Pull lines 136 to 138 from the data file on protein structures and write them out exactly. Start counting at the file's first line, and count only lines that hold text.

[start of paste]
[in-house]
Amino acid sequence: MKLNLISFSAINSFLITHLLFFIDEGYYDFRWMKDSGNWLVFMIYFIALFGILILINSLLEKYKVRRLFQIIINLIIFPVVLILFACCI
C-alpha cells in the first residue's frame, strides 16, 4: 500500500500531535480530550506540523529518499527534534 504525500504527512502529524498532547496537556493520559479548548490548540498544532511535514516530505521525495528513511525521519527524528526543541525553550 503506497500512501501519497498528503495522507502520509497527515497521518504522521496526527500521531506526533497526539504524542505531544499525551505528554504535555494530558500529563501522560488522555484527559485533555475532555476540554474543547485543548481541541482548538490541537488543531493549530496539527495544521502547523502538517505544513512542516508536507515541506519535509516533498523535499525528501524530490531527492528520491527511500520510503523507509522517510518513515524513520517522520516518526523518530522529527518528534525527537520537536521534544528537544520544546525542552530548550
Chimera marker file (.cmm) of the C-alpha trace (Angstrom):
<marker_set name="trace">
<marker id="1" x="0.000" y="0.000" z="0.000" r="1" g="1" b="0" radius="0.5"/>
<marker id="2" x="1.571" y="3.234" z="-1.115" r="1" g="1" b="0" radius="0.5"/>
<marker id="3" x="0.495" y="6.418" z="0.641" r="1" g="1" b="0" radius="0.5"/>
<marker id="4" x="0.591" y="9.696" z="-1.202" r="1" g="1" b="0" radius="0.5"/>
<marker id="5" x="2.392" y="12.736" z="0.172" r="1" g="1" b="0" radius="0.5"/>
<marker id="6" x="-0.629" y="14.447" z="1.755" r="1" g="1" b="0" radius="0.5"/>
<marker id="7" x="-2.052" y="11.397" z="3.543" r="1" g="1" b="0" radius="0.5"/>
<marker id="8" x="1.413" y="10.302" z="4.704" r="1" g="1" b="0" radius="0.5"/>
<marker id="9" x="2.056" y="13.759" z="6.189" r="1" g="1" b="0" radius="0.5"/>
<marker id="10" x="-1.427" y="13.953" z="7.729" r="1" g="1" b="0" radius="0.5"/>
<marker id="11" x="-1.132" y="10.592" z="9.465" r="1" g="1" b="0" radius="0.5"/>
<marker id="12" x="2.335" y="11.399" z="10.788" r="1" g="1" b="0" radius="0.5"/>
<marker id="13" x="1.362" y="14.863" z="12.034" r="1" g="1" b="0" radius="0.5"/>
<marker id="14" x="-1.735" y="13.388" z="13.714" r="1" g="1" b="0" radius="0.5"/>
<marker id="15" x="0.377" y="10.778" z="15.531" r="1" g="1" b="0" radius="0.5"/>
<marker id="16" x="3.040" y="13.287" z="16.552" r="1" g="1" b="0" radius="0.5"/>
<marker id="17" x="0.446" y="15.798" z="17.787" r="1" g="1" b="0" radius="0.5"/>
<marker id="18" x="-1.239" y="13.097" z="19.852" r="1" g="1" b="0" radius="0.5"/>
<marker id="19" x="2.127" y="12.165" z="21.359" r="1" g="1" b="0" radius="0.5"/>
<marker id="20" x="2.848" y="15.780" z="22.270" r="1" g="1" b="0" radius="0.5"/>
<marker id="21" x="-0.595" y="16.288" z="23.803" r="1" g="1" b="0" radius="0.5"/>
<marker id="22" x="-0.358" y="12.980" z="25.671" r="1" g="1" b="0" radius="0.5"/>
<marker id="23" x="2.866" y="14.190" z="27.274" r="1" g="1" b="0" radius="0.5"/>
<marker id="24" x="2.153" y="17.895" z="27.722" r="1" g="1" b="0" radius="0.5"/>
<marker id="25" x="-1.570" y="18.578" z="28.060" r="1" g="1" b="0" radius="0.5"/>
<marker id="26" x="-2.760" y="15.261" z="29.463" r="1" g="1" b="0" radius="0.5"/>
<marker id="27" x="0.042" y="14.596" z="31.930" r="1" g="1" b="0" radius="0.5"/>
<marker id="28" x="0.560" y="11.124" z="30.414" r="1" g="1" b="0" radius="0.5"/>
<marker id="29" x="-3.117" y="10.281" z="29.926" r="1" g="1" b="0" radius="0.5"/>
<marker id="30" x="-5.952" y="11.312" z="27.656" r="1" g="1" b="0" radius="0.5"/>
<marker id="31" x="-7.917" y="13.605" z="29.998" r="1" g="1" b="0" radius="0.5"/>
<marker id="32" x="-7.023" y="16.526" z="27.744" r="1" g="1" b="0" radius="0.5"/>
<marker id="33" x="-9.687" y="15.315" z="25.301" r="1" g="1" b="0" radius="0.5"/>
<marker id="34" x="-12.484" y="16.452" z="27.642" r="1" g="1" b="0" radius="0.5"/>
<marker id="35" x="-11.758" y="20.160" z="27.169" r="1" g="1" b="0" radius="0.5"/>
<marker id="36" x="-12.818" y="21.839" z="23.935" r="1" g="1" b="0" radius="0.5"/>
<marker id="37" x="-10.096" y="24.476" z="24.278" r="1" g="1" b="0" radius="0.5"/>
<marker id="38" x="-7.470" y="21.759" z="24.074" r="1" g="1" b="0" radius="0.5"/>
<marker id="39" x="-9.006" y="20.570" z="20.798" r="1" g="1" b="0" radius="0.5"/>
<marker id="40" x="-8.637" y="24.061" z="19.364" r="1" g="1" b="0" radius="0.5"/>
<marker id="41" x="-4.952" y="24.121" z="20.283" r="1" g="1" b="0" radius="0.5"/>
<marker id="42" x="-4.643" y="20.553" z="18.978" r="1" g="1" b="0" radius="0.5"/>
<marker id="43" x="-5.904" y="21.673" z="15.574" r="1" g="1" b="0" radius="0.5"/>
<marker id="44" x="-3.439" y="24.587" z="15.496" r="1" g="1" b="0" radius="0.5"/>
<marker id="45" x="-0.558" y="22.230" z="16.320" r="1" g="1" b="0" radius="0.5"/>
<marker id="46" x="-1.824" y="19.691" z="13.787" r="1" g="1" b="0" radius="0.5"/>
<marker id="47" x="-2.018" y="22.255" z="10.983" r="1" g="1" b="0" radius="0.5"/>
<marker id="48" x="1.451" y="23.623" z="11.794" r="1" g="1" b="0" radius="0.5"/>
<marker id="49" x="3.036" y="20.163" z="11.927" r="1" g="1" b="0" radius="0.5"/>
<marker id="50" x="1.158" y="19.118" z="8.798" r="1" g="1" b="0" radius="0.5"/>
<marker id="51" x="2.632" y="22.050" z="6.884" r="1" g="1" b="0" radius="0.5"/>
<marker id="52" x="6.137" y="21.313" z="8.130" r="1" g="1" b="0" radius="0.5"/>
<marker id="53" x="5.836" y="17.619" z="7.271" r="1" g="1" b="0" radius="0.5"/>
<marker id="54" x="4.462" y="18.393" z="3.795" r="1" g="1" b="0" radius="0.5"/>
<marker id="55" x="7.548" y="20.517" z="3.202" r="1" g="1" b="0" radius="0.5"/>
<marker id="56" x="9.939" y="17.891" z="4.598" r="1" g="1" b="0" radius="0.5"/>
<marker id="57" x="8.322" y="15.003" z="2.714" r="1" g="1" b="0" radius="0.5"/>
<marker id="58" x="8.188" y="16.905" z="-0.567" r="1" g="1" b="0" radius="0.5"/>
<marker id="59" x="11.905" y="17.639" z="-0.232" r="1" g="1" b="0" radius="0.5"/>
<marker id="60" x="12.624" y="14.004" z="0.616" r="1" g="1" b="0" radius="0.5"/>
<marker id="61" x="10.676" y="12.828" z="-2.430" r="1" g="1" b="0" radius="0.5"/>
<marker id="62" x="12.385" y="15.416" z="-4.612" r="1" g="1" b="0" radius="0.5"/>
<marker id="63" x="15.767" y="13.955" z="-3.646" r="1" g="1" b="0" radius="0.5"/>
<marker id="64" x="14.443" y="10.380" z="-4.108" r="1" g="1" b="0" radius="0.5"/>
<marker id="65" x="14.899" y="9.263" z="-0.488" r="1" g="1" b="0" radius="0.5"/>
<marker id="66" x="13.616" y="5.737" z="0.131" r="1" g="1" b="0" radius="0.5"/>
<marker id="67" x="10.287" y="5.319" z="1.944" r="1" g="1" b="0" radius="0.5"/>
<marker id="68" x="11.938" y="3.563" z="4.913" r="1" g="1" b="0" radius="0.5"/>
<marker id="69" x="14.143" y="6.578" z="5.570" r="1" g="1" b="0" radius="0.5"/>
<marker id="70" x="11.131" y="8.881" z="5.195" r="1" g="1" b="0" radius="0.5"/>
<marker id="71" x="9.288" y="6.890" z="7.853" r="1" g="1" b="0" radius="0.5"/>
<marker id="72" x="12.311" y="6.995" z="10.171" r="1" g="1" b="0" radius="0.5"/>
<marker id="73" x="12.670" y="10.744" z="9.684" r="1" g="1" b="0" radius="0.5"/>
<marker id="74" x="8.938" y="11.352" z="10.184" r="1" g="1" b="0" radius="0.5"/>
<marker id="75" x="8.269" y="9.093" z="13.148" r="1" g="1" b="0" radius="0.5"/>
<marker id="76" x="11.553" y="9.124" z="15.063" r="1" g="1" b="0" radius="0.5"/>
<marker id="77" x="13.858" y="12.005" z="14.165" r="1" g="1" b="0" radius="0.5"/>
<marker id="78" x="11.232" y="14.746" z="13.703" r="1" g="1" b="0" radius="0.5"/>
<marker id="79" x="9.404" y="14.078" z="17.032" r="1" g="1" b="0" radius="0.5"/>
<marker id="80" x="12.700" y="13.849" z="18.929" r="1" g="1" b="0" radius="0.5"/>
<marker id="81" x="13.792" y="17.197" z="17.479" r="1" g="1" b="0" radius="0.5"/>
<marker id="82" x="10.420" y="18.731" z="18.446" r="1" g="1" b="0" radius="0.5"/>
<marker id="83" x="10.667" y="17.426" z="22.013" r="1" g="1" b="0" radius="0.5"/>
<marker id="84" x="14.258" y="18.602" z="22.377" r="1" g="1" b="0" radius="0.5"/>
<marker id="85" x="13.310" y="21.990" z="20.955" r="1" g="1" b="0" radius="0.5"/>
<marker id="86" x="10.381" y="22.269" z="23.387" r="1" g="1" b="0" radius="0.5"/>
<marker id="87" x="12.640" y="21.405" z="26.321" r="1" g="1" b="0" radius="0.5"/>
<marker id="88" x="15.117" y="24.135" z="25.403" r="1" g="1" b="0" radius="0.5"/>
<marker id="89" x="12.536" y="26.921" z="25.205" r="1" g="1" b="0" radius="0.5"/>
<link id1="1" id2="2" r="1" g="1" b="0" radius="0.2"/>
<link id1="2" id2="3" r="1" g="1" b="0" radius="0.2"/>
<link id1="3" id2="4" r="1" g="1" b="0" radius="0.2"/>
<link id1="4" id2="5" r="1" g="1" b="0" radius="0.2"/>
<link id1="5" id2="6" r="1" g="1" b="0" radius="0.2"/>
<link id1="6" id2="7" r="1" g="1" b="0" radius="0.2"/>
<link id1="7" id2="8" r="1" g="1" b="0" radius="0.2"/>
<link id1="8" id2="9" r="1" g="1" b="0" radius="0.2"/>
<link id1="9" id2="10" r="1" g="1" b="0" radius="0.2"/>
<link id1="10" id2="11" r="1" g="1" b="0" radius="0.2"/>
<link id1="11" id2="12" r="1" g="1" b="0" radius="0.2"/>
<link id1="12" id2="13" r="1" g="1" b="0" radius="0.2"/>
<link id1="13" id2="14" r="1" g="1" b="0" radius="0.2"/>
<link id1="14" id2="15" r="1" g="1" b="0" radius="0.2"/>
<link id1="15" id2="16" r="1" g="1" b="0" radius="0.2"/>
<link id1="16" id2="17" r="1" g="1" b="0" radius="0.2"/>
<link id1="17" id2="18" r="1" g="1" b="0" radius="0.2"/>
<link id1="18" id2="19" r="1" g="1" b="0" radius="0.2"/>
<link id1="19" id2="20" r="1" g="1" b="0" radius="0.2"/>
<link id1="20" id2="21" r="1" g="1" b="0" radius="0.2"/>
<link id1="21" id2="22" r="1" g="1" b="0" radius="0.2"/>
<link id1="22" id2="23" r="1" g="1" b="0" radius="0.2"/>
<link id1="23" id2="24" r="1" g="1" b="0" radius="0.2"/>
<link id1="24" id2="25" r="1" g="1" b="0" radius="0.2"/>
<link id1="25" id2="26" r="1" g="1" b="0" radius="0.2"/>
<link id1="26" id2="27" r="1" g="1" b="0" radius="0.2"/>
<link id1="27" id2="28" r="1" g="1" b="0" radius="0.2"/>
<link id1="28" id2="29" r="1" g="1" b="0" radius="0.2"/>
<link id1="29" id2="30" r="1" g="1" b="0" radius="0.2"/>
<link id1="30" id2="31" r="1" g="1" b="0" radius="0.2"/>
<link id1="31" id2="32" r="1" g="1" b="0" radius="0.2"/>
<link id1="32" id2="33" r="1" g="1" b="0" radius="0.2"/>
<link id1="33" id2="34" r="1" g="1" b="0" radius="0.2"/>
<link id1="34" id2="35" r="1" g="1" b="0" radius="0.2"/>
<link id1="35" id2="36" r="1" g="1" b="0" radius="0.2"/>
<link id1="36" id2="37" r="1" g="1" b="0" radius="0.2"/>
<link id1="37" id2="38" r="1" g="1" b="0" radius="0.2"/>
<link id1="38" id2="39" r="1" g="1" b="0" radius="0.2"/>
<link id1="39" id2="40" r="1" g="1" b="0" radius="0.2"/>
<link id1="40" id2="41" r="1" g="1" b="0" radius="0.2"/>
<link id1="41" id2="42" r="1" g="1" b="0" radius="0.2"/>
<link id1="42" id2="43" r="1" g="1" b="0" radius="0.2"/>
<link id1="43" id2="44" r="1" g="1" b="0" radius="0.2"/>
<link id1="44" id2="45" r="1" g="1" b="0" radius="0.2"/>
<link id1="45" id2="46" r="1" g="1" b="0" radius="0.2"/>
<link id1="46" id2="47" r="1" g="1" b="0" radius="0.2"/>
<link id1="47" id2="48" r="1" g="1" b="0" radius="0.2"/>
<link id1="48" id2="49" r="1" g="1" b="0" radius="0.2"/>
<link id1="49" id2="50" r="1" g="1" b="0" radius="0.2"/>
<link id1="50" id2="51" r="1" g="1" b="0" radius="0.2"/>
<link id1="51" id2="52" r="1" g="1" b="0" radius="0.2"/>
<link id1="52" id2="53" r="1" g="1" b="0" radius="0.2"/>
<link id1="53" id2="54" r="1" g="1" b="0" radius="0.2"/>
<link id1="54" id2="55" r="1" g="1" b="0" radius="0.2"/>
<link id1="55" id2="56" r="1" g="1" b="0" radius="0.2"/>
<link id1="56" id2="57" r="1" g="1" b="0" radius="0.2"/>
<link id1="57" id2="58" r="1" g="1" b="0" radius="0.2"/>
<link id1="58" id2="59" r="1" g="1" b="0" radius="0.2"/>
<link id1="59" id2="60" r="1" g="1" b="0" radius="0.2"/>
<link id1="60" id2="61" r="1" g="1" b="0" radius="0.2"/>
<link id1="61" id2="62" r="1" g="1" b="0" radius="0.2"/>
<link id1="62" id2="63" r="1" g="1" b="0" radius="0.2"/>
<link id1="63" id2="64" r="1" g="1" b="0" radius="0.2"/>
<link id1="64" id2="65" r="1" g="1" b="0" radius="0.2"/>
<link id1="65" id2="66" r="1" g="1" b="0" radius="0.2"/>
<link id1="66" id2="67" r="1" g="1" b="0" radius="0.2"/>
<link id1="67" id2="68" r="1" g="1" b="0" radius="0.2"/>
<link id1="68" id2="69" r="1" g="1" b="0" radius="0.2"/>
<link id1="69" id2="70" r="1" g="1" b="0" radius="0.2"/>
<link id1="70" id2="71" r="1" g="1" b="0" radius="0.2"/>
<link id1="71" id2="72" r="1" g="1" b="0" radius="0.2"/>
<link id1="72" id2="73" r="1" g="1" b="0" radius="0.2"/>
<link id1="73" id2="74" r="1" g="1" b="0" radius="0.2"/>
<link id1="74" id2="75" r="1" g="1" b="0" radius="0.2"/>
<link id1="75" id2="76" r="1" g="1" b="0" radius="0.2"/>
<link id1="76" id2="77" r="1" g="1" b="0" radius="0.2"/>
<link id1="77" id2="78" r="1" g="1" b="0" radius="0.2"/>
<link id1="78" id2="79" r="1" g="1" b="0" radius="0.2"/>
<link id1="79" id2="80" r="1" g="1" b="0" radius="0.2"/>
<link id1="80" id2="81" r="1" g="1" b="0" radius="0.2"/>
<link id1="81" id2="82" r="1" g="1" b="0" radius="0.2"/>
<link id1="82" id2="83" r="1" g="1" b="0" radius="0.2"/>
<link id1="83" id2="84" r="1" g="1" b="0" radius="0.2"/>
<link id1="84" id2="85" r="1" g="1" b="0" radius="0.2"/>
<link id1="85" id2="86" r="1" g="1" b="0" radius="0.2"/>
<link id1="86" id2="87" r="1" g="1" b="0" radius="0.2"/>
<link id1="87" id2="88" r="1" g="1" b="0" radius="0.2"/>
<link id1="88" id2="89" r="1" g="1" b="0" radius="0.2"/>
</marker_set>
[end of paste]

<link id1="42" id2="43" r="1" g="1" b="0" radius="0.2"/>
<link id1="43" id2="44" r="1" g="1" b="0" radius="0.2"/>
<link id1="44" id2="45" r="1" g="1" b="0" radius="0.2"/>